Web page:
“I was furious,” Motaz Elshafi — an American-born Muslim who received such a note — told USA Today. He had a right to be. The e-mail he received — though by no means threatening — was misdirected. Nevertheless, one might have hoped Elshafi would mention that he was at least equally furious with those who slaughter innocent men, women, and children based on their reading of his religion.
3) The term “conscientious objector” used to refer to those who sought exemption from military duty because their religious beliefs prohibited their use of violence. But, as Patrick Poole has reported, in May the secretary of the army granted conscientious-objector status to a soldier — a volunteer — who refused to deploy to Afghanistan. PFC Nasser Abdo claimed that sharia, Islamic law, prohibits him not from killing anyone, but only from killing fellow Muslims — including, apparently, “violent extremists” who join the Taliban and al-Qaeda.
“I don’t believe I can involve myself in an army that wages war against Muslims,” Abdo told al-Jazeera. “I don’t believe I could sleep at night if I take part, in any way, in the killing of Muslims.”
Imagine if, in 1942, a PFC Helmut Shultz had said: “I don’t believe I could sleep at night if I take part, in any way, in the killing of Germans.” You think he would have been called a conscientious objector and sent merrily on his way?
4) A few days ago, the regime that rules Iran, designated by the U.S. State Department as the world’s most active state sponsor of terrorism, held what it called the First International Conference on the Global Fight against Terrorism. The U.S. and Israel were singled out as “satanic world powers” with a “black record of terrorist behaviors.” This should have been the subject of scorn and ridicule from the “international community.” But senior officials from at least 60 countries attended and U.N. secretary general Ban Ki-moon delivered a message via special envoy expressing his appreciation to Tehran. Apparently he was not bothered by the fact that Sudanese president Omar al-Bashir, indicted for genocide by the International Criminal Court, was among those attending. Don’t worry: American taxpayer support for the U.N. is not in jeopardy.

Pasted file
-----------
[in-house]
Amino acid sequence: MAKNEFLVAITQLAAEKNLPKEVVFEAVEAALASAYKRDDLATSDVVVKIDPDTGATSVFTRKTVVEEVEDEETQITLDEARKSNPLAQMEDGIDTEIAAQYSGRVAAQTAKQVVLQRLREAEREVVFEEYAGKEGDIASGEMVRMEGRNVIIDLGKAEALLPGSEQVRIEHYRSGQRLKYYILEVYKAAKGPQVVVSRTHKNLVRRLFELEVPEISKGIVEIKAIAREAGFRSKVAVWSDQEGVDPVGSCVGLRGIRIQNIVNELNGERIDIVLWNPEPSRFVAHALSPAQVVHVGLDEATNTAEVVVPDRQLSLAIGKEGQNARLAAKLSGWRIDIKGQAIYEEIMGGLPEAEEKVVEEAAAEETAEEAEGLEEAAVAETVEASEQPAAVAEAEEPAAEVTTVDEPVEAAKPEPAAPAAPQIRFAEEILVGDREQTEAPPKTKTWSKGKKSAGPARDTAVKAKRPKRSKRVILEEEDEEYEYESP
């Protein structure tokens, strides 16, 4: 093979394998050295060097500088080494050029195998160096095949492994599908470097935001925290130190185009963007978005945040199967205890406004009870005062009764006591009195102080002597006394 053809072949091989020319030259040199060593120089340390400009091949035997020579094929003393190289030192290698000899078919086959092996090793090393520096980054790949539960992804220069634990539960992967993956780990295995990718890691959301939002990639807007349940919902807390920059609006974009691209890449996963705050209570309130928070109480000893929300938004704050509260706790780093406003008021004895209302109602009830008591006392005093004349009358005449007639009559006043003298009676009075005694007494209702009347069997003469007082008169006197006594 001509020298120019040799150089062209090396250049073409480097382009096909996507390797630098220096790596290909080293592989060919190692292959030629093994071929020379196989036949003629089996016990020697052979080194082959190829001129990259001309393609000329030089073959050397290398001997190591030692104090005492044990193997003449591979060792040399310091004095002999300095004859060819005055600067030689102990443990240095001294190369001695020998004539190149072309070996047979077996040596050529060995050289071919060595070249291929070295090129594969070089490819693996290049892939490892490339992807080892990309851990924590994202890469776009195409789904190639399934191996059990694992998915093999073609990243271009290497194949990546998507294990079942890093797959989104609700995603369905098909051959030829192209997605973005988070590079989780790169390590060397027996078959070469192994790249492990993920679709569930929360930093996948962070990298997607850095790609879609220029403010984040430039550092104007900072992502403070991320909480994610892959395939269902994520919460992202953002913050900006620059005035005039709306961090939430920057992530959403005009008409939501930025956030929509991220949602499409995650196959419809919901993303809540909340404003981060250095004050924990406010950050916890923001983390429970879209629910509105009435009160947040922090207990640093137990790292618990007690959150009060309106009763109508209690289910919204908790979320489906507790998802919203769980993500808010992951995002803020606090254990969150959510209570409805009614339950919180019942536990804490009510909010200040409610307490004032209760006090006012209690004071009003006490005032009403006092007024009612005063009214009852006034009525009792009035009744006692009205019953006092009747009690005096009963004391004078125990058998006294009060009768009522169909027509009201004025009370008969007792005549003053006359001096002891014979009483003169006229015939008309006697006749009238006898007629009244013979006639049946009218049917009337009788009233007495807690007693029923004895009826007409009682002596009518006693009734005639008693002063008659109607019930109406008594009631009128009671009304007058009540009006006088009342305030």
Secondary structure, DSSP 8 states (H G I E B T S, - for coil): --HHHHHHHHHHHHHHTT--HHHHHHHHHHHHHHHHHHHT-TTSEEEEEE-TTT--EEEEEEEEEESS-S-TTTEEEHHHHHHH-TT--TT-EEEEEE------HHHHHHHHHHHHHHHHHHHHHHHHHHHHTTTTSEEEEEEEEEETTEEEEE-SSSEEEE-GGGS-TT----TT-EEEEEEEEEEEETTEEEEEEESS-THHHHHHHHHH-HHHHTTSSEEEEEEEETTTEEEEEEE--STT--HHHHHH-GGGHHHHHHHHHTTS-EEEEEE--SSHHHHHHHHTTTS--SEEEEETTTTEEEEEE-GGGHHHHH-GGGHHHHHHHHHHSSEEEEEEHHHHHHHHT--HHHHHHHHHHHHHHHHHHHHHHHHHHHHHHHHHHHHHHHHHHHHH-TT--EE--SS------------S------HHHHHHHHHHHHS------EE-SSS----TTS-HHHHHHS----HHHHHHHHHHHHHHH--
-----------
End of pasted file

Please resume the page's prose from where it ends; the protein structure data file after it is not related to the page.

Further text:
5) Yale University has decided to shut down the Yale Initiative for the Interdisciplinary Study of Antisemitism (YIISA) following protests — for example, from the Palestine Liberation Organization’s representative to the United States — that studying the rise of Jew-hatred in the Muslim world is by definition “racist” and “right-wing.” Meanwhile, the Islamophobia Research and Documentation Project (IRDP) at the University of California at Berkeley continues to receive funding and support.
A few years ago, Andy McCarthy wrote Willful Blindness, a book about political leaders, academics, journalists, and others refusing to see the jihadi threat staring America in the face. But we’ve now gone well beyond that. The examples above — and I could cite many more — have to be seen as determined self-deception, if not symptoms of madness. I’m pretty sure Sun Tzu would agree.
— Clifford D. May is president of the Foundation for Defense of Democracies, a policy institute focusing on terrorism and political Islam.